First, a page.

Nobuteru Uchida hopes his film on Japan’s struggle to recover from the calamity of March 2011 will prompt dialogue and promote tolerance, since public opinion on the risks of low-level radiation remains divided.
“I wanted to make a film that has a message — which is we can’t move forward without understanding our differences and respecting each other,” the 40-year-old director said in an interview after “Odayaka” was shown at the annual Tribeca Film Festival, marking its North American premiere.
“Some people think it is okay and there are other people who are worried about radiation levels. I am completely fine if those people of differing opinions can coexist, sort of accept each other, and come together as a society,” he said.
The 9.0-magnitude quake in 2011 spawned tidal waves that swept away entire communities in northeastern Japan. It also turned the lives of those living near the Fukushima No. 1 nuclear plant upside down, and raised anxiety levels throughout the nation.
Although odayaka means tranquility or calm in Japanese, Uchida noted that “things were anything but” in the days and weeks after March 11 and that life was “abnormal.”
That uncertainty is captured in the 100-minute film, which depicts the parallel lives of two women living next to each other in a Tokyo suburb. Their everyday worlds are thrown into a tailspin as the consequences of the calamity unravels on many levels.
For the character named Saeko, whose roots are in the Tohoku region, the quake has a ripple effect: It prompts her husband to abandon her for another woman, leaving her to raise their child alone. The other woman, photographer Yukako, is beset by extreme anxiety, and she and her husband, Tatsuya, begin to fear for their lives.
Both women, unbeknownst to each other, doubt official assessments of the meltdowns’ impact on Tokyo and take eyebrow-raising precautions, including the wearing of pollen masks. Their reactions contrast starkly with those of people around them who believe the fallout levels are safe.
Saeko comes up against a gang of mothers who bully her. They object to her daughter wearing a face mask at school and staying indoors while others play outside. They call her “neurotic” when she buys a Geiger counter to check the schoolyard for radiation.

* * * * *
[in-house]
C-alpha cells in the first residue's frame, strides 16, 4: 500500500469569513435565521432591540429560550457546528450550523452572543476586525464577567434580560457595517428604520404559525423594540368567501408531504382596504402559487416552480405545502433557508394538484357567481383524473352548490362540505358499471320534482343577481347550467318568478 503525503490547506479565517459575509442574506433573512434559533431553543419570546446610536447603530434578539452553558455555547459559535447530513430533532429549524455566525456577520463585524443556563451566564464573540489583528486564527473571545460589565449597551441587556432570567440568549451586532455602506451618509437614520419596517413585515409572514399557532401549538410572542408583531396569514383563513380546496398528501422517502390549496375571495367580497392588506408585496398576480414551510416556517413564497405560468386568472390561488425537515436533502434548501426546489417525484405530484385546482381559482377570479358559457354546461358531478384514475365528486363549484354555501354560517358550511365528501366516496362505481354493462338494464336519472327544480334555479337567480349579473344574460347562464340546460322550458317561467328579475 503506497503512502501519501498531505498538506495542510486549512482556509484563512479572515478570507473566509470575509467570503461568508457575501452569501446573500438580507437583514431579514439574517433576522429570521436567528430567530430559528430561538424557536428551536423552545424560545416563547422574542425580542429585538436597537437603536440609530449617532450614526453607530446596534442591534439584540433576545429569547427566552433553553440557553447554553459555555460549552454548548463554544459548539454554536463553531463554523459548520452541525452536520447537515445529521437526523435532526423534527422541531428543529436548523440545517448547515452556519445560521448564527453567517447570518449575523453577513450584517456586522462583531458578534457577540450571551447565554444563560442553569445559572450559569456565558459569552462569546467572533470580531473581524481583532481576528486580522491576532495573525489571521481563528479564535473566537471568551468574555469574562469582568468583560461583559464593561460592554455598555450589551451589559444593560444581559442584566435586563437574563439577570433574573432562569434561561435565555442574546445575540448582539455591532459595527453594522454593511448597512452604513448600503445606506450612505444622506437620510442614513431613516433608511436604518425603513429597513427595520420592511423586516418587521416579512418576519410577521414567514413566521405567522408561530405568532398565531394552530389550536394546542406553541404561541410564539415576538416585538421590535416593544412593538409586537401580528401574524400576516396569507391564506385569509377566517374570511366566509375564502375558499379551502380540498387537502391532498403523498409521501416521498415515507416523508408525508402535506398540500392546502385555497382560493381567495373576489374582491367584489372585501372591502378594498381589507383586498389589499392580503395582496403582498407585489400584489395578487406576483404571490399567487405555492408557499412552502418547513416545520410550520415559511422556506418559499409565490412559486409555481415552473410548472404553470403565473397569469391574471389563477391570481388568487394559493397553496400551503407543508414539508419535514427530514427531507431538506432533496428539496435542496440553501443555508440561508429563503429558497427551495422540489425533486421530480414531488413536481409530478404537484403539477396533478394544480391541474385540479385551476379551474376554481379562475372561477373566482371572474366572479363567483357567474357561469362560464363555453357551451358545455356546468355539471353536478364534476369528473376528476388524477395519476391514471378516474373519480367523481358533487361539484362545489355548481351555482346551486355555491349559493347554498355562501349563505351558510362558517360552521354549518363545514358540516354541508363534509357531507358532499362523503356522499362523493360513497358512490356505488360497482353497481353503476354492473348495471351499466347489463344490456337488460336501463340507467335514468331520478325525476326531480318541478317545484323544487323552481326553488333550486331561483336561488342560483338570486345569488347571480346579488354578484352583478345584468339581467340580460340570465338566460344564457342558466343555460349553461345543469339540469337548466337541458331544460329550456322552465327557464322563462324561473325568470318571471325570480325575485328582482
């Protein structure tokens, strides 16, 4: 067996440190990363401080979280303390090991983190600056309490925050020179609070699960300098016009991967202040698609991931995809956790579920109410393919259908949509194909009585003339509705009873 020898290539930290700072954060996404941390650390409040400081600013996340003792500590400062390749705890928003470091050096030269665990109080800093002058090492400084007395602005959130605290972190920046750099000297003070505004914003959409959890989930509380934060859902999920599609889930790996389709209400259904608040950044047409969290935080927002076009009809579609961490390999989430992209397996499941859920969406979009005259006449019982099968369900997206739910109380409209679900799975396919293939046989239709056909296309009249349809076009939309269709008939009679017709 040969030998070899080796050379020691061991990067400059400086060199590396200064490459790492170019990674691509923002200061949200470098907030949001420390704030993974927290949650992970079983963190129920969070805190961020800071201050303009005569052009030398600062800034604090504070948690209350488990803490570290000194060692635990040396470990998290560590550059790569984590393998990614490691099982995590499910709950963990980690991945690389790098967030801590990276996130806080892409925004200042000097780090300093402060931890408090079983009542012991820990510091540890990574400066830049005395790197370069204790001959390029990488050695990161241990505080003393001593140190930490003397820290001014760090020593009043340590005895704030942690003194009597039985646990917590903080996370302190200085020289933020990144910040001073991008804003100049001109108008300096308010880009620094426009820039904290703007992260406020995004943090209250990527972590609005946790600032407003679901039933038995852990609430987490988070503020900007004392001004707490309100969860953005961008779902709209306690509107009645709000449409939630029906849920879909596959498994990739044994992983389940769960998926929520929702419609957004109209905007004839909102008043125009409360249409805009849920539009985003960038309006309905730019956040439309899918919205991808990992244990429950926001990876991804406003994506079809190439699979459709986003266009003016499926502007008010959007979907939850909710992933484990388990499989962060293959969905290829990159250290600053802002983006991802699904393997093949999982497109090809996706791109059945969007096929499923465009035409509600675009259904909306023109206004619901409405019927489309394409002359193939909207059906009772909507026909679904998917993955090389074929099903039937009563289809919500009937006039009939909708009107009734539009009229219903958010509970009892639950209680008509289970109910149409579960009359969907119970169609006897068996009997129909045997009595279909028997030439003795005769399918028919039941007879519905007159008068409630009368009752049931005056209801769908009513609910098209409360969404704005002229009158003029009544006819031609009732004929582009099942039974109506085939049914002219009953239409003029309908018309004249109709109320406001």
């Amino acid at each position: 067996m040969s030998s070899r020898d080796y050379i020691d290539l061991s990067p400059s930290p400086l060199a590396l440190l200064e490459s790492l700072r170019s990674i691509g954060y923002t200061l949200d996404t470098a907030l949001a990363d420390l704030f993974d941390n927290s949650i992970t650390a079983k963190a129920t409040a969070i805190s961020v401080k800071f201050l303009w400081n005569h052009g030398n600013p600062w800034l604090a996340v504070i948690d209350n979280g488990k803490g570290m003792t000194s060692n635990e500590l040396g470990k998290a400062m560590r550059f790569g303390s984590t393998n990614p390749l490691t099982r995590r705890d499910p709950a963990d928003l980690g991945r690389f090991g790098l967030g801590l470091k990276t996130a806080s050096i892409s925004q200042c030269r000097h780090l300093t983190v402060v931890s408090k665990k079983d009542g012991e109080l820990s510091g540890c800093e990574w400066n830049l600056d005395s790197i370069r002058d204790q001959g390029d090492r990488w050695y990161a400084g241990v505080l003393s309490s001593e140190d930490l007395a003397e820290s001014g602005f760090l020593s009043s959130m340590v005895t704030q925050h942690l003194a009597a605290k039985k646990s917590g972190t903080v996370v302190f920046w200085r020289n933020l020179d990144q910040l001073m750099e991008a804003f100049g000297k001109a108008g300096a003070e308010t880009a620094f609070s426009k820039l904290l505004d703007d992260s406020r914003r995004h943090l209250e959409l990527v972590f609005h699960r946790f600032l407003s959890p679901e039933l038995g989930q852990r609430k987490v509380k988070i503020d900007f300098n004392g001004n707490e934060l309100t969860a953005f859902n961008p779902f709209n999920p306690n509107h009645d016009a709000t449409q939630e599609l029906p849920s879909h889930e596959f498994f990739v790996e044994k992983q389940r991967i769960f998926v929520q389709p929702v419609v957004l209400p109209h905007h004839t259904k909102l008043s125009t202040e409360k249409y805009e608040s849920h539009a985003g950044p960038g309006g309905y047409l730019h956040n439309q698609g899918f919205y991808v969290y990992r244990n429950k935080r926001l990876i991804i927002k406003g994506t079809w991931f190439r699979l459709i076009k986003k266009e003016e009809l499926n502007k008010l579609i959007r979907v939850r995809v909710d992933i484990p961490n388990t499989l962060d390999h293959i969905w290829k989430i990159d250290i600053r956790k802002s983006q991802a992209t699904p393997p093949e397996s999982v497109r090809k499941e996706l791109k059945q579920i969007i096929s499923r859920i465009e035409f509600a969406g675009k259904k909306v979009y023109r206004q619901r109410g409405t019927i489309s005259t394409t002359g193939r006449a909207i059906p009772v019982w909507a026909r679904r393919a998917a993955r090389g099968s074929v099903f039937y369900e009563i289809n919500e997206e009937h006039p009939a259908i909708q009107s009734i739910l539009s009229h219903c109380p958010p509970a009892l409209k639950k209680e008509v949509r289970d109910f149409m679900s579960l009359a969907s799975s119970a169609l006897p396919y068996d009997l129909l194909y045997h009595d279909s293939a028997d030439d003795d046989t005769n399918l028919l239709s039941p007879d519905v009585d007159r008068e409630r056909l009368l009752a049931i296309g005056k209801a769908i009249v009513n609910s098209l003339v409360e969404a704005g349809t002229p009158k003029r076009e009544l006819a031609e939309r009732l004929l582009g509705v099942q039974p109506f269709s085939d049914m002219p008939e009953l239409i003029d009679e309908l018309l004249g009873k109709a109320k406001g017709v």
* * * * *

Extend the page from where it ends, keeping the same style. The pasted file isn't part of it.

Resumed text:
The harassment the single mom faces seems to amplify her alienation. She then starts to receive threatening letters and crank calls.
Seeking to capture the growing anxiety he witnessed in the Tokyo area, Uchida began writing the script in June 2011. After working on it for about six months, he began shooting the film over nine days in January 2012.
The director was troubled by stories of children who made harrowing escapes from Tohoku only to face harassment when they attended school in his area. “I felt angry about that,” the Saitama Prefecture native recalled.
He translated that sentiment into a powerful scene in which a masked Saeko happens to come upon a man frantically removing hateful notes taped to his car. The distraught survivor screams at her: “Now you’re discriminating against us, saying radiation is contagious.”
Recalling his March 11 experience, Uchida said he was in the middle of an editing job when the tremors began, causing his Tokyo office building to sway wildly. He recalled his frustration at not being able to get incontact his wife and having to walk more than an hour to get home.
Then the uncertainty set in after the first hydrogen explosion at the Fukushima plant, sparking real fears for the director and his wife. Much of this is incorporated into scenes throughout the film and is the basis for the journey that two of the characters, Yukako and her husband, go through.
“There was not a lot of focus on the lives that were affected throughout Japan,” Uchida explained of his desire to share those voices with both domestic and foreign audiences.
When the movie opened in Japan last year, Uchida was pleased with reactions, which varied considerably.
“Those who have seen the movie have different opinions coming out of it and it definitely started a dialogue among viewers, in bars, in cafes, what it means to be in Japan postearthquake,” he explained. “It has created a dialogue about how the earthquake has and continues to affect the Japanese people.”
It also “created a space” for people to accept each other’s viewpoints, especially for those who could relate to Saeko or Yukako, but were afraid to voice their fears at the height of the crisis.
Kiki Sugino, who played Saeko and coproduced the film, stressed the importance of accepting diverse viewpoints through “talking, rather than fighting.”
“This movie is about choices for individuals,” she said. “I want to create a more open society in Japan through this film.”
Although the coverage of the Fukushima disaster has faded, the filmmaker emphasized that it is far from over for many Japanese.
“There is still a lot of pressure from people pretending that everything is fine versus other people who are still worried about what is to come, what is going to happen. There are still a lot of differences of opinion, like you saw in the film. That has not gone away.”
For moviegoers like Will Schroeder, the opportunity to get the Japanese perspective was invaluable.
“I had read no voices from within this incident so I really wanted to get a sense of what it was like to actually experience this awful national trauma,” the 21-year-old film student said, adding that the “redemptive power” of people supporting one another even in the worst moments was inspiring.